Friday, June 12, 2015
Jesus versus The Incredible Hulk!
No, no, hear me out. After Jesus tames the sea, they reach the shore in the country of the Gerasenes, which, according to the commentary in my NRSV was a largely non-Jewish population. This actually makes sense for what follows. Also, take that, Paul! Jesus was reaching out to the gentiles before you got around to it! Although, Jesus wasn't quite as successful.
Thursday, June 11, 2015
Once again Jesus is speaking along the sea and has his escape boat at the ready. The crowd becomes so large that Jesus retreats to the escape boat but, instead of fleeing, he continues to teach from the boat. If Jesus was an action figure his accessory vehicle would be an escape boat. Jesus figure not included.
Wednesday, June 10, 2015
Jesus enters a synagogue again and causes a ruckus. A man with a withered hand asks Jesus to heal him. The Pharisees and the scribes are watching intently, for once again it is a grievous violation to perform miracles on the sabbath. So, of course Jesus heals the man and the religious leaders are upset. Note that they don't seem too concerned by the fact that Jesus is healing people and performing miracles, but they are super miffed that he does these things on the sabbath.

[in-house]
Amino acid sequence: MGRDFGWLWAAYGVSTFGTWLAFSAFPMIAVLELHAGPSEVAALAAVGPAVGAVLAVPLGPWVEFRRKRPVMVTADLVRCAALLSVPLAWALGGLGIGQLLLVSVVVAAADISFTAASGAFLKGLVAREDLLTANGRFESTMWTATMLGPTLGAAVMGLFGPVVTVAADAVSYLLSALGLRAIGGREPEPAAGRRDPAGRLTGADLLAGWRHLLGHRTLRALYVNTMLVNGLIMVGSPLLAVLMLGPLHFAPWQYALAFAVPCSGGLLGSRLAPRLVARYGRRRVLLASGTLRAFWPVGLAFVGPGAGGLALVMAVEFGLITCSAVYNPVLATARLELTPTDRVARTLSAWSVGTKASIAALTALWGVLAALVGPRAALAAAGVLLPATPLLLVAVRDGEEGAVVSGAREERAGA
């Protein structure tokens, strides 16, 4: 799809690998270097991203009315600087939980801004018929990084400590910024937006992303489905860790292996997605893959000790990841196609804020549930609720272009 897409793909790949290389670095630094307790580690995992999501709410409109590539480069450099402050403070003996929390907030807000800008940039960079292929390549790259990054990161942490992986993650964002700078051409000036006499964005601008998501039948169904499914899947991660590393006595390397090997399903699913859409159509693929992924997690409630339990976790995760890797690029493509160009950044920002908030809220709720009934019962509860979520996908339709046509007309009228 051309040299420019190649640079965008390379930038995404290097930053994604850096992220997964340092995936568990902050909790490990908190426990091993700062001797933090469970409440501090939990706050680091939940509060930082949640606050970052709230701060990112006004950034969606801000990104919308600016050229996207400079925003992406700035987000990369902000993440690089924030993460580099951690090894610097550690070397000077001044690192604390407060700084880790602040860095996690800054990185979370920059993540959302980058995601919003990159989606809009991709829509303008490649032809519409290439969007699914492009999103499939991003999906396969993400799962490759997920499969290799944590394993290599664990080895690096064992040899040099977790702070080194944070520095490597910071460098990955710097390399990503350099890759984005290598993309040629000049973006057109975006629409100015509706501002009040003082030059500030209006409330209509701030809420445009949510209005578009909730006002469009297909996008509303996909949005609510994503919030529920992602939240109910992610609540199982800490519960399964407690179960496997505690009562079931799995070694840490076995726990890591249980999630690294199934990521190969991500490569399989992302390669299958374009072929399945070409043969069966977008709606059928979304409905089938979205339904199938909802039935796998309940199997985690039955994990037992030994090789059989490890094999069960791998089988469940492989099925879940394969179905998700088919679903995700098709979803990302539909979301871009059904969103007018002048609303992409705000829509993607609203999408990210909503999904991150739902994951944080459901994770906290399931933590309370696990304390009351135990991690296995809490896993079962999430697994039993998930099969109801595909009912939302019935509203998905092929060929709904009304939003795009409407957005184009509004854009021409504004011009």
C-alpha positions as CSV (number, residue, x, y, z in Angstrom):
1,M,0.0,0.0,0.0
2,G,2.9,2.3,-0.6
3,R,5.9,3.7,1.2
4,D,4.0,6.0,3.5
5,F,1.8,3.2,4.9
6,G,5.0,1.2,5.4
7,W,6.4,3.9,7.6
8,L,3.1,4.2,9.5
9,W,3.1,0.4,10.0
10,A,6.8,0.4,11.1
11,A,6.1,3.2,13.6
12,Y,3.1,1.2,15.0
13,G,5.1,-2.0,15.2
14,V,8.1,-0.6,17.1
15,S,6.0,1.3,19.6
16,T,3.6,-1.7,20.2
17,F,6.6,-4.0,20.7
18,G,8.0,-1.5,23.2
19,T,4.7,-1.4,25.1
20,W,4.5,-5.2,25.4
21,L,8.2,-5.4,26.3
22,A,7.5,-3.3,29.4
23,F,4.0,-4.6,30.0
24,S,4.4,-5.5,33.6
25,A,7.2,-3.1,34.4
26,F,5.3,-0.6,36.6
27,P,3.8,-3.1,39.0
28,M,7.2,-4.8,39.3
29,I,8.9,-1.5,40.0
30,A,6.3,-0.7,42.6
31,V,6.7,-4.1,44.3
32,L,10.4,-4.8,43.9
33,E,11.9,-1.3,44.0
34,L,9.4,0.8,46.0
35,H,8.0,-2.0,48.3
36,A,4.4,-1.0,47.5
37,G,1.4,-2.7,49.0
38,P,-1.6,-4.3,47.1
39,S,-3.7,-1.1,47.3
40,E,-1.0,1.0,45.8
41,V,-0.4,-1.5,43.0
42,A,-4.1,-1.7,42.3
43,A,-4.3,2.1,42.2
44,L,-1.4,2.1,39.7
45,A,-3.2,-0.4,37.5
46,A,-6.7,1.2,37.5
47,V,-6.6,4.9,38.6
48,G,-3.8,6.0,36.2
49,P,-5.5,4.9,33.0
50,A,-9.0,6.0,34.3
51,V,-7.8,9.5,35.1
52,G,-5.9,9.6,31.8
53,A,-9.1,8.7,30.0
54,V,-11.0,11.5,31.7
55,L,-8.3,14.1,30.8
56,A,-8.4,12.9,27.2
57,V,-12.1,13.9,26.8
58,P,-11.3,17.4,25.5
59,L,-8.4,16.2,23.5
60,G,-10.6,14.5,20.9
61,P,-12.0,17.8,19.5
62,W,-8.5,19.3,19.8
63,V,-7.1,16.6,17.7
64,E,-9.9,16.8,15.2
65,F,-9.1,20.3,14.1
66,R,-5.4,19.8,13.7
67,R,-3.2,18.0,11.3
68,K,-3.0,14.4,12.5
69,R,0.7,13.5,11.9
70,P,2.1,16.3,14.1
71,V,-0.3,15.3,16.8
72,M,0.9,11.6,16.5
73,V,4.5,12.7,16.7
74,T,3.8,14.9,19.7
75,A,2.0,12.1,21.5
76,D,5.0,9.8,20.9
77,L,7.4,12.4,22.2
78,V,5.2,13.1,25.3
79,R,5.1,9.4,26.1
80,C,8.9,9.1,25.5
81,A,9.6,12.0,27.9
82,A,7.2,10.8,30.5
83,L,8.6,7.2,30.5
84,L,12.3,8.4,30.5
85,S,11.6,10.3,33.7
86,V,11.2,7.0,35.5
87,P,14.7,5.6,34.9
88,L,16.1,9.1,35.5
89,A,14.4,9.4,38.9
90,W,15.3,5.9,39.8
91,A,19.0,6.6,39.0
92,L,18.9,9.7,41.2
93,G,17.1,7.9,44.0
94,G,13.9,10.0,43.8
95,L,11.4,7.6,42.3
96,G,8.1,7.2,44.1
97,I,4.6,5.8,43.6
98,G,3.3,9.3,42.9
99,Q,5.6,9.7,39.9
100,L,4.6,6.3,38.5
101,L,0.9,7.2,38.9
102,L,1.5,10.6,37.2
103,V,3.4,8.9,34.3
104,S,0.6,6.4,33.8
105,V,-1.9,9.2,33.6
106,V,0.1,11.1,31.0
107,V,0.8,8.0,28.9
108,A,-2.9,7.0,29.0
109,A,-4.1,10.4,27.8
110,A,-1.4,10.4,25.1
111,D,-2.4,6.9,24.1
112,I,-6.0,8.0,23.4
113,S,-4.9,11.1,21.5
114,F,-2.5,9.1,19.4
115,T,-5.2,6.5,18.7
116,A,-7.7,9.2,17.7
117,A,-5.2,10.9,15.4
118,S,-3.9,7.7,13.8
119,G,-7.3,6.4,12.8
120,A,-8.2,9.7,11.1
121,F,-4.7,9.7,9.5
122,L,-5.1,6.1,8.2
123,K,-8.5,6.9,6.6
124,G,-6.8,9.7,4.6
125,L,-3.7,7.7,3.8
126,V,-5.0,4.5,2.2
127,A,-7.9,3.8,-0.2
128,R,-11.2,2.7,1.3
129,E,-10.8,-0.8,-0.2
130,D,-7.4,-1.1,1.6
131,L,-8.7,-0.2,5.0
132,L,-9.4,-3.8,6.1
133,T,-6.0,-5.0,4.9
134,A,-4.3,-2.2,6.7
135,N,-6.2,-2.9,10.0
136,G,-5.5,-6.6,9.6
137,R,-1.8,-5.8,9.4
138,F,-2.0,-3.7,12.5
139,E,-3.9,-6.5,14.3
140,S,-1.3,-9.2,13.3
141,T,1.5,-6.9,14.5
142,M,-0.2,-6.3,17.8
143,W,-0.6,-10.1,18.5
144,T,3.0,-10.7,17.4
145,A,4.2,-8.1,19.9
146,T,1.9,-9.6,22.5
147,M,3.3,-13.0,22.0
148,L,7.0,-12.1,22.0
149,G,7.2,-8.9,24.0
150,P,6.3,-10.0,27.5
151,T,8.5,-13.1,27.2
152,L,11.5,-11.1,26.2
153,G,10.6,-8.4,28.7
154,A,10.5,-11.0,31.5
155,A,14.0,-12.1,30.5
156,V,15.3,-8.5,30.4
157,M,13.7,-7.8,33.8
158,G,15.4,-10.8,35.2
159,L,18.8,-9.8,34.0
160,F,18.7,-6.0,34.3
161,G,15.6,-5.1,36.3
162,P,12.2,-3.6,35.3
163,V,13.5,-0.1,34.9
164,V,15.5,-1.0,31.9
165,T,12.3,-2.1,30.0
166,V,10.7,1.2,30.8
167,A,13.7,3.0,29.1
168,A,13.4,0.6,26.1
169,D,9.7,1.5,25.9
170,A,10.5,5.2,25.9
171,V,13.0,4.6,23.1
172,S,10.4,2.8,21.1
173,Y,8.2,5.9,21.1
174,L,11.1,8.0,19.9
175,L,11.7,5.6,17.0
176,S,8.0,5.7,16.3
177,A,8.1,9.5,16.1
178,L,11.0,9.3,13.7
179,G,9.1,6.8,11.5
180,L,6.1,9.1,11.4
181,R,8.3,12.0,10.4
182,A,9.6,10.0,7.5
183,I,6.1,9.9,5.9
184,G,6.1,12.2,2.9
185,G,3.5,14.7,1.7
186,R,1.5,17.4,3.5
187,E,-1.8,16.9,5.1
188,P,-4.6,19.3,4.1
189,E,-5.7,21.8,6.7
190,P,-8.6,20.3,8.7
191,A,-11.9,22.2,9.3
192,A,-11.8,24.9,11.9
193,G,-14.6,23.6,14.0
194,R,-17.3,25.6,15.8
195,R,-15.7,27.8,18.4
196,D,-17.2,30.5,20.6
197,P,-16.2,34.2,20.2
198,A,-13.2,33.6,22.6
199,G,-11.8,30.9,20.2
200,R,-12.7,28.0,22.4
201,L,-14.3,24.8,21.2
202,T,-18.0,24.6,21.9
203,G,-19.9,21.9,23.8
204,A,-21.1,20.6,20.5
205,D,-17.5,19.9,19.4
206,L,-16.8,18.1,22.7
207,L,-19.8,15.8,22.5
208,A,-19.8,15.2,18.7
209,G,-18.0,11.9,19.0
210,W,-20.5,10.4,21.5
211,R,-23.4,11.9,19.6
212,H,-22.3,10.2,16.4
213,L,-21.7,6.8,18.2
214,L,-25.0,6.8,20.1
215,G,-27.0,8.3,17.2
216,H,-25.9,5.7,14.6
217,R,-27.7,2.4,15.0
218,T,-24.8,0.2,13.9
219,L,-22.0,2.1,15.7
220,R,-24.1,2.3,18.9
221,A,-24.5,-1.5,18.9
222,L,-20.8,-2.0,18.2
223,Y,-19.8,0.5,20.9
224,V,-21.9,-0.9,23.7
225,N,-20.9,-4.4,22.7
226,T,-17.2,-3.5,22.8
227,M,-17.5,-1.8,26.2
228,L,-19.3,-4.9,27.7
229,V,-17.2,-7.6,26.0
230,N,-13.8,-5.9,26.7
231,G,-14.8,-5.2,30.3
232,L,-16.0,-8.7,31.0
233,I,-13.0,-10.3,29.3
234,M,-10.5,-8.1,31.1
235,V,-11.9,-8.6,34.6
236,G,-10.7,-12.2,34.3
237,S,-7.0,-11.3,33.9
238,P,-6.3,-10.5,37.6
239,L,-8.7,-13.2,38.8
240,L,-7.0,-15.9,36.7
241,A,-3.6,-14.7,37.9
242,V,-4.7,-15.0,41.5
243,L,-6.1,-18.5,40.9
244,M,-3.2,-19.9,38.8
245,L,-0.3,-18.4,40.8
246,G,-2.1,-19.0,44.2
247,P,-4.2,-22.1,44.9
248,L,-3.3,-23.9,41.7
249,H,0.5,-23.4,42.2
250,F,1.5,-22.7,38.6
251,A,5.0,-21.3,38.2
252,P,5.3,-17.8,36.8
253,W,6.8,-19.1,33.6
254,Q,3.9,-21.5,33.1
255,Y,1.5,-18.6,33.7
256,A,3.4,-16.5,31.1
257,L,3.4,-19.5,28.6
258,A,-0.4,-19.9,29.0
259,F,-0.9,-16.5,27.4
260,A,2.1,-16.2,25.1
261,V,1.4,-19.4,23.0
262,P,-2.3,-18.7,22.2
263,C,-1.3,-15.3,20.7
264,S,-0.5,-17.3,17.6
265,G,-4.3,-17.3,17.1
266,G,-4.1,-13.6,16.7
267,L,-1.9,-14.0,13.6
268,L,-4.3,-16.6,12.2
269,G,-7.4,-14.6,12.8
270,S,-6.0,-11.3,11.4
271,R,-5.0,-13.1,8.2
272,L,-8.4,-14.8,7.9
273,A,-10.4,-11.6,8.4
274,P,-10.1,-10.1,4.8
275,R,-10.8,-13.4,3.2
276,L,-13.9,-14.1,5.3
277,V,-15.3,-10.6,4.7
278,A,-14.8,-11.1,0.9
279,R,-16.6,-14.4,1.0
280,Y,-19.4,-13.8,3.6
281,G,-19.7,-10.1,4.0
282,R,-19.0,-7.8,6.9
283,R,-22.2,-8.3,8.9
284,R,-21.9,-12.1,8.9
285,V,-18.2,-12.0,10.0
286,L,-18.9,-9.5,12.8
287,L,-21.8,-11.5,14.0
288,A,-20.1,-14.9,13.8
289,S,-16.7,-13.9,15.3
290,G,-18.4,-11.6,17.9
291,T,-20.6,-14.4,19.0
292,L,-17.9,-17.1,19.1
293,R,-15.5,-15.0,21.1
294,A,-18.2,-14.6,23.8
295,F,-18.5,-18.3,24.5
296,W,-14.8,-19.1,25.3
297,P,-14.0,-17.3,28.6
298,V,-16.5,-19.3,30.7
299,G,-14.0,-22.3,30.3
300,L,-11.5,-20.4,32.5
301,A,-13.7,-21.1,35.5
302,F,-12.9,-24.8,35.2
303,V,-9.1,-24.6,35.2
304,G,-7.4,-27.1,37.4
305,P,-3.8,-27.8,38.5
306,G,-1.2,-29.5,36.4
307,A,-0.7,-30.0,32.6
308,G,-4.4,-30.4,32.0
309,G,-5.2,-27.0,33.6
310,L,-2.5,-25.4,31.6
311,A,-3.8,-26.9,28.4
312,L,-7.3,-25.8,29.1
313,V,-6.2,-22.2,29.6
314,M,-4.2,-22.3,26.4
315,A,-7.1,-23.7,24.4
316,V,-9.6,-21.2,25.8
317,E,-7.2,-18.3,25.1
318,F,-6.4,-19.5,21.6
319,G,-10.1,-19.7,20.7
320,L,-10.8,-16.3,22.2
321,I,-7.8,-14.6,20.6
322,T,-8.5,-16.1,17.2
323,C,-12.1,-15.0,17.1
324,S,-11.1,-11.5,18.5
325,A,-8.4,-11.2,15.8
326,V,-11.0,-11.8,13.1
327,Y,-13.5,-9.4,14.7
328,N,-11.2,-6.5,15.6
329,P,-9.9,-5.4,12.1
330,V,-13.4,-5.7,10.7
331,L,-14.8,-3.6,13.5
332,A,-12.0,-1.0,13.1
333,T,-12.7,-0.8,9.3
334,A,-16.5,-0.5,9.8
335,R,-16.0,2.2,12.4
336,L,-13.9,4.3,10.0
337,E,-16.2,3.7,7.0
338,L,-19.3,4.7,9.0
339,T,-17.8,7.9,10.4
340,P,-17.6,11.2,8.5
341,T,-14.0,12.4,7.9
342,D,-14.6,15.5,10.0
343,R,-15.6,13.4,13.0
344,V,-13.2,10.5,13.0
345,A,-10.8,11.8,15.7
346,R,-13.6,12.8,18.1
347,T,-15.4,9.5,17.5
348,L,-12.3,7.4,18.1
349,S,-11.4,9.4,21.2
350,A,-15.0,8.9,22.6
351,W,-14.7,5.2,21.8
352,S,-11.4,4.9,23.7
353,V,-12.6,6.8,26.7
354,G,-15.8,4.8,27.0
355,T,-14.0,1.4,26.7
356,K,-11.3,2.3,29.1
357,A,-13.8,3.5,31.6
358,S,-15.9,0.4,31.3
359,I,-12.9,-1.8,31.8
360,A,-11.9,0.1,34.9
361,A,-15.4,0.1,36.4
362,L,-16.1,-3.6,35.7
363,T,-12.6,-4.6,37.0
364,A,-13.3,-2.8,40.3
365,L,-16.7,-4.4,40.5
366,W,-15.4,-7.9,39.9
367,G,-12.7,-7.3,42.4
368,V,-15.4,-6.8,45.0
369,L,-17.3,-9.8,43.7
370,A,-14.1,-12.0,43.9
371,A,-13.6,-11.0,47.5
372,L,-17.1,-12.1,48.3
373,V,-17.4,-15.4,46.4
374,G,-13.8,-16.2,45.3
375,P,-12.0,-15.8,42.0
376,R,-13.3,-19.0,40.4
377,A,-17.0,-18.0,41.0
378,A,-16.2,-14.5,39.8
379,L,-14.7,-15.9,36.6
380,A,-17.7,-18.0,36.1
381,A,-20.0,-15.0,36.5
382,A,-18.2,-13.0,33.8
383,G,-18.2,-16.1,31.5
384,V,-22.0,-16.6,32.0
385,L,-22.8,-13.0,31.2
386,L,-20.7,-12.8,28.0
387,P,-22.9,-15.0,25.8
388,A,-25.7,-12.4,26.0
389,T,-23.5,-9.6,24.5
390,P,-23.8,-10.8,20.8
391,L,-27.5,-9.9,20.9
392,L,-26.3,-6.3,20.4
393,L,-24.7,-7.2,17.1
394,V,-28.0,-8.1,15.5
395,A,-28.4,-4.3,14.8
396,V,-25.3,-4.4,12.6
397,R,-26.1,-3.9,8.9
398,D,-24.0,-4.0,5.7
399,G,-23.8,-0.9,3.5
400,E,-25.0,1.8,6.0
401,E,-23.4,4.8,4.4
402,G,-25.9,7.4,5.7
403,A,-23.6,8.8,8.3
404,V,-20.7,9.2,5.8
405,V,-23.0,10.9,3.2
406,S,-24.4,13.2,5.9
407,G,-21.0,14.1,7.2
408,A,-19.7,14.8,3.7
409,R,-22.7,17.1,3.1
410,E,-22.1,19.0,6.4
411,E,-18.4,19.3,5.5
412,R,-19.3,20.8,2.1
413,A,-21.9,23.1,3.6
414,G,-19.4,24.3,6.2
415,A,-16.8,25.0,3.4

You got some strange priorities, people.
Tuesday, June 9, 2015
After a few days, Jesus goes back home to Capernaum. And by "home" I assume Mark means back to Simon's home, because that's the only home in Capernaum he's mentioned. Plus, you know, Simon's house has his mother-in-law that makes all those amazing sandwiches. So, of course Jesus would go back there.
Monday, June 8, 2015
The Bible is boring. It's dry, humorless, and rather disjointed.
Plus, if it's the perfect, inerrant, literal word of God, then I can't question it. I can't pick it apart and explore it. I can't do anything with that.
Thank God I learned how to doubt (Isn't that a magnificent statement?).
So, in this little project, I set out to read the Gospel of Mark. I didn't approach it as a collection of pithy Bible verses I can pull out to comfort me in times of trouble. I approached it as narrative whole written by a singular (more or less) author. Instead of mindlessly agreeing with everything I read, I brought to the text my questions and my struggles. And hopefully my charming wit.
Now, this isn't any sort of scholarly commentary. This is the haphazard, unorganized theological ramblings of a mad man. And I could very well be wrong about everything. But that's perfectly okay. It was a fun, challenging experience all the same.
So I invite you to join my journey, and I sincerely hope you enjoy the struggle as Mitch Reads.... Mark 1.
Also, enjoy the sandwiches. You'll see.